Okonomiyaki is a savoury pancake based on lettuce, eggs and flour. The version we eat nowadays was developed during the Second World War when, due to the scarcity of rice, Japanese people had to get creative food-wise (which they are still being by baking Kit Kats and creating Water Cakes). It was also considered a “low-class” dish but is today commonly found at food stands during Japanese Summer Festivals – also called Omatsuri.

Okonomiyaki

Photo courtesy by flickr.com

Okonomiyaki literally means “what you want grilled”, which gives you a pretty good idea of what you can put on it: an-y-thing *angel chorus*. The most important part of Okonomiyaki is the brown Okonomiyaki sauce, Katsuoboshi (shaved Bonito flakes), Aonori (powdered seaweed) and Mayonnaise. But do not despair if you don’t have any of these sauces, you can easily substitute them for brown sauce and mayo.

Okonomiyaki

Photo by Maïa Sonoko HEEGAARD

Finally, there are two main ways of making them:

Hiroshima Style

Instead of mixing all the ingredients, you make a pancake to which then you add different layers of veggies (but mostly cabbage). In this version of the Okonomiyaki, people usually add fried noodles on top – I know, it only gets better.

Kansai Style

You basically mix all the ingredients together and then cook it as a pancake with the bacon on top. This is the pancake The Japan Society of St Andrews focused on during their cooking workshop, and which I will be describing.

Okonomiyaki: The Ultimate Japanese Pancake

  • Prep Time:10 minutes
  • Cook Time:10 minutes
  • Total Time:20 minutes
  • Servings:Four pancakes
  • Easy

    Ingredients

  • Half a green cabbage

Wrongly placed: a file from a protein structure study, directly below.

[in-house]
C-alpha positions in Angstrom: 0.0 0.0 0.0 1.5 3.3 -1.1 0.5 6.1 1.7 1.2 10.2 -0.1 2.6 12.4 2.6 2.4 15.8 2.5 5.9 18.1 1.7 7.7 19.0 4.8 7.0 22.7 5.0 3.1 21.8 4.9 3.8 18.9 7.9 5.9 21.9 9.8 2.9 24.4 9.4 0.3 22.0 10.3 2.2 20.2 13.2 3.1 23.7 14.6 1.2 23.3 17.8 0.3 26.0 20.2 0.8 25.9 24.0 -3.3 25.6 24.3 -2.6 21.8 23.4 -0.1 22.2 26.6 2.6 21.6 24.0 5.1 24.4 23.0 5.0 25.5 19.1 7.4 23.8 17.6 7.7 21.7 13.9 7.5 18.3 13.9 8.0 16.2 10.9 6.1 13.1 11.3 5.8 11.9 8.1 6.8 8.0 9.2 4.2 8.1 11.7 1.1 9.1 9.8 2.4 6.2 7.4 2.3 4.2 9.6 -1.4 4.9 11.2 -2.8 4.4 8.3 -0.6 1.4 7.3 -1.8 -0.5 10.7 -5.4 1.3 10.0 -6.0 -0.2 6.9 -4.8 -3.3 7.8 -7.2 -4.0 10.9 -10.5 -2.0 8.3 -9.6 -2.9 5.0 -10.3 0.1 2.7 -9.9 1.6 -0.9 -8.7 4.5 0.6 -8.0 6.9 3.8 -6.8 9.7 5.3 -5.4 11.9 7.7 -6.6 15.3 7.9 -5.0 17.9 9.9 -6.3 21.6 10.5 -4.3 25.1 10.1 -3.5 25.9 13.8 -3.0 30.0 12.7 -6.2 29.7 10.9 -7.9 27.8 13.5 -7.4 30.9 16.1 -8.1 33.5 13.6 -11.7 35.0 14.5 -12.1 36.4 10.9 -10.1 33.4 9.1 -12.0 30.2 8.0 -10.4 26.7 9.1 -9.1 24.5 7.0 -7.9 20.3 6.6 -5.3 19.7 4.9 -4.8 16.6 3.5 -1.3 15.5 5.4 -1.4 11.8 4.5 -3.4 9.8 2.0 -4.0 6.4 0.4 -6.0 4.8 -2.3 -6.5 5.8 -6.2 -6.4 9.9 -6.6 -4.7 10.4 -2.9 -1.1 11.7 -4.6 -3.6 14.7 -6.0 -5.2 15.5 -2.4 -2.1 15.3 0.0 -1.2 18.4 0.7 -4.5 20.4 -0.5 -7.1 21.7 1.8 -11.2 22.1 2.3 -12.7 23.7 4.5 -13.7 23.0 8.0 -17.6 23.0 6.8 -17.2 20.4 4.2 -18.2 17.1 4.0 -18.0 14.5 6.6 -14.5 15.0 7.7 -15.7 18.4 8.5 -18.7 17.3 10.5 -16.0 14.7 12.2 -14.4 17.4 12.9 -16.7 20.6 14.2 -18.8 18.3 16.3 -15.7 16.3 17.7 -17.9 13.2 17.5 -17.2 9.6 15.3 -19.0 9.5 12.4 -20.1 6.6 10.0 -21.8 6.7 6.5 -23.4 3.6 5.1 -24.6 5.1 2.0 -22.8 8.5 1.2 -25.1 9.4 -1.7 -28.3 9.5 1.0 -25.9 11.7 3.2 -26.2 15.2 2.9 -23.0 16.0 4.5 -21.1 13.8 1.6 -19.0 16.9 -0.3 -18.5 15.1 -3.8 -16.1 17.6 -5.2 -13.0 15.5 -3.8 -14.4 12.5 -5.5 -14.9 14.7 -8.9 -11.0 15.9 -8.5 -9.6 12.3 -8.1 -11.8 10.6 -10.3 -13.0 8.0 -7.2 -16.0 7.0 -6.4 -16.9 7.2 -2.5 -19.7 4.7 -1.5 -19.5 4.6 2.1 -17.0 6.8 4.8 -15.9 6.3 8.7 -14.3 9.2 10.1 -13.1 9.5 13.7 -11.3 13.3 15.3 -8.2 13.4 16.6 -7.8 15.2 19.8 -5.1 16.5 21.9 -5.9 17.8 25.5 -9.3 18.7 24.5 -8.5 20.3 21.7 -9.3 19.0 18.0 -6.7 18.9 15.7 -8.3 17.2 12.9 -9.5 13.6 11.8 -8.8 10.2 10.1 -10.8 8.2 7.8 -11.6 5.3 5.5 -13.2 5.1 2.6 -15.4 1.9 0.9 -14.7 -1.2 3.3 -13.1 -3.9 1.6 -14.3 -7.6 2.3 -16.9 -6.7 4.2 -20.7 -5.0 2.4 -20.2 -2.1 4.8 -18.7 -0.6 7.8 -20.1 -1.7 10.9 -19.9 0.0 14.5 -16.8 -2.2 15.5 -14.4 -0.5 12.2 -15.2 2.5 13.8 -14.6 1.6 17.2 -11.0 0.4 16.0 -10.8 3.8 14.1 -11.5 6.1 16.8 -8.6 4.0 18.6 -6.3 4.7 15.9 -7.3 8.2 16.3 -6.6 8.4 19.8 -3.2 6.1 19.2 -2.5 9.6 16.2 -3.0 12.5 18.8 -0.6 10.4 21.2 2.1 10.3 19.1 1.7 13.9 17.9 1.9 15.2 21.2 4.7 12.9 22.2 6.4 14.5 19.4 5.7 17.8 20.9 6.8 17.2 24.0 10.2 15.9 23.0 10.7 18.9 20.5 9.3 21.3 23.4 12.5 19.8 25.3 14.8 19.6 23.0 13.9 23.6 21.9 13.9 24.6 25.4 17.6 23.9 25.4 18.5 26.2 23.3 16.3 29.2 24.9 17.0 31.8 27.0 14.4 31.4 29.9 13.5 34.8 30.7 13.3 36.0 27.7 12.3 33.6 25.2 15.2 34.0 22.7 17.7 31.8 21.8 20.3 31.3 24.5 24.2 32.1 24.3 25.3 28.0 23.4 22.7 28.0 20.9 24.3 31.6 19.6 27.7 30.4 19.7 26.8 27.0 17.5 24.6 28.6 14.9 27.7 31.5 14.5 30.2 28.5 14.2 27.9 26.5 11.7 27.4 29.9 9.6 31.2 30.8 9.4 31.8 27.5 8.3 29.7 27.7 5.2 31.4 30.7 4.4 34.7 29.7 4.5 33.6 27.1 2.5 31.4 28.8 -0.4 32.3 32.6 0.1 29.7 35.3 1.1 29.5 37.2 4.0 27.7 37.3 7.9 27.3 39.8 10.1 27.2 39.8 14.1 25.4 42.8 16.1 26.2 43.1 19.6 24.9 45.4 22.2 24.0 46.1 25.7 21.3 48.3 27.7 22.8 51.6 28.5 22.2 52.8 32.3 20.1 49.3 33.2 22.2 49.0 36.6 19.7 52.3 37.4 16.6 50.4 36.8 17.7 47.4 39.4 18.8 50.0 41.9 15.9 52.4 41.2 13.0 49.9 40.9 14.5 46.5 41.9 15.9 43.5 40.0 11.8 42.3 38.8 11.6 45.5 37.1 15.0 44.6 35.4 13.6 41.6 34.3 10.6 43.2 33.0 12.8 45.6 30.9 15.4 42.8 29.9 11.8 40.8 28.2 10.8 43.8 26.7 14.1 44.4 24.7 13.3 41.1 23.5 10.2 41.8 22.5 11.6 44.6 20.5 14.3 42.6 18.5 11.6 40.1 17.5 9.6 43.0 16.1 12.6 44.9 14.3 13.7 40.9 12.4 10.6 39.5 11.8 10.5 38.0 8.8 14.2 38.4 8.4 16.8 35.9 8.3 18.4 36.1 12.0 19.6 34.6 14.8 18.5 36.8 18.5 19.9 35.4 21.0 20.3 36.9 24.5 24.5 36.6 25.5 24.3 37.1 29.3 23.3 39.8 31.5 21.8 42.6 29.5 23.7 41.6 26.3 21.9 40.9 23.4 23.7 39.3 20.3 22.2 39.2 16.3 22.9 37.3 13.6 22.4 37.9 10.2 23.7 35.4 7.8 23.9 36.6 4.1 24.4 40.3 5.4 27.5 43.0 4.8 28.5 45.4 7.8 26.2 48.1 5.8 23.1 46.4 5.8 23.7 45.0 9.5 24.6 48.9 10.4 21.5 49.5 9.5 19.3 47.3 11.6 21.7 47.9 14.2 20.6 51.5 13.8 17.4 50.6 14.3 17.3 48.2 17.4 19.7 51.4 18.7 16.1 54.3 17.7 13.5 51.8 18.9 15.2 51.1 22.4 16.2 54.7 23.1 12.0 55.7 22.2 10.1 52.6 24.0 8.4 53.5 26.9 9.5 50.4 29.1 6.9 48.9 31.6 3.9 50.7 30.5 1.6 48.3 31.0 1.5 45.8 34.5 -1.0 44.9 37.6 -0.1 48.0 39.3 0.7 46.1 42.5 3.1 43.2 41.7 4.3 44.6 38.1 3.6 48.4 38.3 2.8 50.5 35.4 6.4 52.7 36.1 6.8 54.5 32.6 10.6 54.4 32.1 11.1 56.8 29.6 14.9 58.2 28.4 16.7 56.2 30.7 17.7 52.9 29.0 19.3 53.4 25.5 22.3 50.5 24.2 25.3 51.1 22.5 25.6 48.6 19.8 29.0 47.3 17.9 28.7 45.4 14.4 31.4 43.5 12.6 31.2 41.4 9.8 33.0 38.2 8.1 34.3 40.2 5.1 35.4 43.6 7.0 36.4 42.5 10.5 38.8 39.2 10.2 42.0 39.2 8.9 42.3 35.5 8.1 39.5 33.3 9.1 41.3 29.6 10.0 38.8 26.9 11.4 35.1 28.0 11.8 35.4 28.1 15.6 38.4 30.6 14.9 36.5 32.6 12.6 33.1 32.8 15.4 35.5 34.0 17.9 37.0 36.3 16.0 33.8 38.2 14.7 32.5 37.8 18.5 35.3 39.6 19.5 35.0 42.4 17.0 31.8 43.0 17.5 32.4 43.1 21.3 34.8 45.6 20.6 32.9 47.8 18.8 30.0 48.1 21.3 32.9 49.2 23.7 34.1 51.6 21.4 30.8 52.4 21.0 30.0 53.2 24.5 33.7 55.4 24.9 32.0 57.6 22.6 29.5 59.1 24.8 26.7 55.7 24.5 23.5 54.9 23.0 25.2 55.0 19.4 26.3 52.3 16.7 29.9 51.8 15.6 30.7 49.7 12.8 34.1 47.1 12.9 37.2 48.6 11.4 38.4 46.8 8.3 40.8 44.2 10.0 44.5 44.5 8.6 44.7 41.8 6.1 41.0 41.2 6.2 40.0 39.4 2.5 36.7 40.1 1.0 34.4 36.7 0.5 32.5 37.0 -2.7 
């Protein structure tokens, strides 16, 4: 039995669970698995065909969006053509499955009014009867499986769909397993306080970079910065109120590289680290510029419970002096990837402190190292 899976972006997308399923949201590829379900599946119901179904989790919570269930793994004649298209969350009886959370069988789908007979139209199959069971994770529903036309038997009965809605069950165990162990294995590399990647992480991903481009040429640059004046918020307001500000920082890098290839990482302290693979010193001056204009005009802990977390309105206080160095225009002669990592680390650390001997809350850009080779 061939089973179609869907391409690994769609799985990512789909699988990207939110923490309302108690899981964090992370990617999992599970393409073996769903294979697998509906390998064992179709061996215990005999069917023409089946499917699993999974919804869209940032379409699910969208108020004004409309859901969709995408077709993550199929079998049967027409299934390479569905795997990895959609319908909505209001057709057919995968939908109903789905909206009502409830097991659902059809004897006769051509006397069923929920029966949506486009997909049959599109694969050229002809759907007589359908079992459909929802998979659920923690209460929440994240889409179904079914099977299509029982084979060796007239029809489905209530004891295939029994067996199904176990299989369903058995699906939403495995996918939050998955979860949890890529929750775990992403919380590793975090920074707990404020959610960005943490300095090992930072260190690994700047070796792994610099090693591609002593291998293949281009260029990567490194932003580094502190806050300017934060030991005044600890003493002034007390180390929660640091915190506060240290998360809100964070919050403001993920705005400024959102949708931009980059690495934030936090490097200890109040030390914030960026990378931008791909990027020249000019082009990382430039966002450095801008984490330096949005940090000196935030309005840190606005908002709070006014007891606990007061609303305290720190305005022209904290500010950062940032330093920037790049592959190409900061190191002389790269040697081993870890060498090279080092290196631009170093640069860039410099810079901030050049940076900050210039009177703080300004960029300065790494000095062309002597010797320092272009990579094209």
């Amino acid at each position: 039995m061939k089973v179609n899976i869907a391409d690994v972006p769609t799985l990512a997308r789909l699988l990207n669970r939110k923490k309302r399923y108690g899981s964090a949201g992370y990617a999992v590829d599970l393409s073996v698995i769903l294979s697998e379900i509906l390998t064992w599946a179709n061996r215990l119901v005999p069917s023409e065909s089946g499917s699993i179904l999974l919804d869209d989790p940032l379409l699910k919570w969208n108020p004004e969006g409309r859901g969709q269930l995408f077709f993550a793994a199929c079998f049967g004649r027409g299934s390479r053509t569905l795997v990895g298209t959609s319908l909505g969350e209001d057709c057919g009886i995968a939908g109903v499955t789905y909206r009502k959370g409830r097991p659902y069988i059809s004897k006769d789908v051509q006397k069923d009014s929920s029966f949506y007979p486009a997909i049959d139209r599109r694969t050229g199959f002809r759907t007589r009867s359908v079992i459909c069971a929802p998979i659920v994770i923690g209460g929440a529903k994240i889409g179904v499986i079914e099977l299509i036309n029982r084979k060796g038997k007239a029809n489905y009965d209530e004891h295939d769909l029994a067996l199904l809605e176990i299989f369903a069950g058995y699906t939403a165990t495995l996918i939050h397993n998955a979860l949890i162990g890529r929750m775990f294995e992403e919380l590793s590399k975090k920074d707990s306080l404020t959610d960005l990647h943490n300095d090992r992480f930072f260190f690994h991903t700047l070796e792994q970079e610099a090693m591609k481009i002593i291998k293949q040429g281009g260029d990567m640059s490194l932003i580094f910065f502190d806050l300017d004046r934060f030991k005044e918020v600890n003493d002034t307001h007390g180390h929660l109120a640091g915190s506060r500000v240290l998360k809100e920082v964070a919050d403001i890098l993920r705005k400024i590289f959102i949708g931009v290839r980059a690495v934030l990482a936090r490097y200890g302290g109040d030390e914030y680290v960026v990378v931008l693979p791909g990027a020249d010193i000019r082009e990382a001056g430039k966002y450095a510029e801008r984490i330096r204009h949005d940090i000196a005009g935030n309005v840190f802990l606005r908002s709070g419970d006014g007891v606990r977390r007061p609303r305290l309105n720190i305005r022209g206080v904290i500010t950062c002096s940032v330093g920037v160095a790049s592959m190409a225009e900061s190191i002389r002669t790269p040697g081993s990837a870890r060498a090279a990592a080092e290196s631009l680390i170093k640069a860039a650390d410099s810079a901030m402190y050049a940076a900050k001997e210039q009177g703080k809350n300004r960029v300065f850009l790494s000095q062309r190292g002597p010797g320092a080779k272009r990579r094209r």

• 4 Eggs
  • 1/2 cup Flour
  • 1/2 cup Water
  • Handful of green onions
  • Optional:
  • Shrimp
  • Tofu
  • Sweetcorn
Photo courtesy by flickr.com
Photo courtesy by flickr.com

Step 1

Mix the water and the flour, there should always be an equal amount of both.

Photo by Maïa Sonoko HEEGAARD
Photo by Maïa Sonoko HEEGAARD

Step 2

Dice the cabbage and add into the water and flour mix. Add the eggs and mix.

Photo by Maïa Sonoko HEEGAARD
Photo by Maïa Sonoko HEEGAARD

Step 3

When the batter looks like this, add the spring onions and anything your tummy is craving (shrimps, sweetcorn, etc…). Hold the bacon as we’ll add it on top of the batter while it’s cooking. If you’re adding tofu, remember to add some flour as the batter might become too watery.

Photo by Maïa Sonoko HEEGAARD
Photo by Maïa Sonoko HEEGAARD

Step 4

Heat up some oil in a pan and make a 2cm thick round pancake with the batter. Add your bacon on top (not on the bottom like I did, otherwise you’ll get a crumbling mess).

Photo courtesy by Maïa Sonoko HEEGAARD
Photo courtesy by Maïa Sonoko HEEGAARD

Step 5

Remember to move it around so that it doesn’t stick to the pan. After about 4 minutes flip it until the bacon on the bottom becomes crispy. Flip it again and wait until you get a brownish-golden colour (depending on how you like it).

Step 6

Add your Okonomiyaki sauce, Mayonnaise, Katsuoboshi and Aonori and ta-da ! You’ve just made your first (of many) Okonomiyakis.

Photo courtesy by Maïa Sonoko HEEGAARD
Photo courtesy by Maïa Sonoko HEEGAARD

Step 7

Voila! There you have it. Wasn’t that hard, right?